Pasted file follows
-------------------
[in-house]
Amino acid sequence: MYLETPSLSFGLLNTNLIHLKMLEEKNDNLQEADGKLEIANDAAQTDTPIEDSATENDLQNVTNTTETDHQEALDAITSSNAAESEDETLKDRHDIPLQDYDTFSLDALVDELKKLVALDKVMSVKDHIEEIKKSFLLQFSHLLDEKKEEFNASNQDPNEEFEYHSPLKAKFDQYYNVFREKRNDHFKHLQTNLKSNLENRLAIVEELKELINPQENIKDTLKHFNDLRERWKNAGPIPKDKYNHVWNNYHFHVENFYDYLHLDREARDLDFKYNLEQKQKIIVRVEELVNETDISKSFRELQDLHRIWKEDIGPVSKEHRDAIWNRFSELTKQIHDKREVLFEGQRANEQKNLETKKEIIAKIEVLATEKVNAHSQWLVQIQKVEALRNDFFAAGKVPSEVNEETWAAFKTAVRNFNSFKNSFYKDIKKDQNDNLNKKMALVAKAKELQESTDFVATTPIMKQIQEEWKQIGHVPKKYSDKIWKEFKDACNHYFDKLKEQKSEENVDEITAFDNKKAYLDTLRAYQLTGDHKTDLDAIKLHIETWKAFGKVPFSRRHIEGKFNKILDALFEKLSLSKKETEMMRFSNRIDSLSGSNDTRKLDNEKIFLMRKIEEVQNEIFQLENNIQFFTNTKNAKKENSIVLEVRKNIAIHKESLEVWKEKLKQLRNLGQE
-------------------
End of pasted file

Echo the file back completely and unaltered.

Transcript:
[in-house]
Amino acid sequence: MYLETPSLSFGLLNTNLIHLKMLEEKNDNLQEADGKLEIANDAAQTDTPIEDSATENDLQNVTNTTETDHQEALDAITSSNAAESEDETLKDRHDIPLQDYDTFSLDALVDELKKLVALDKVMSVKDHIEEIKKSFLLQFSHLLDEKKEEFNASNQDPNEEFEYHSPLKAKFDQYYNVFREKRNDHFKHLQTNLKSNLENRLAIVEELKELINPQENIKDTLKHFNDLRERWKNAGPIPKDKYNHVWNNYHFHVENFYDYLHLDREARDLDFKYNLEQKQKIIVRVEELVNETDISKSFRELQDLHRIWKEDIGPVSKEHRDAIWNRFSELTKQIHDKREVLFEGQRANEQKNLETKKEIIAKIEVLATEKVNAHSQWLVQIQKVEALRNDFFAAGKVPSEVNEETWAAFKTAVRNFNSFKNSFYKDIKKDQNDNLNKKMALVAKAKELQESTDFVATTPIMKQIQEEWKQIGHVPKKYSDKIWKEFKDACNHYFDKLKEQKSEENVDEITAFDNKKAYLDTLRAYQLTGDHKTDLDAIKLHIETWKAFGKVPFSRRHIEGKFNKILDALFEKLSLSKKETEMMRFSNRIDSLSGSNDTRKLDNEKIFLMRKIEEVQNEIFQLENNIQFFTNTKNAKKENSIVLEVRKNIAIHKESLEVWKEKLKQLRNLGQE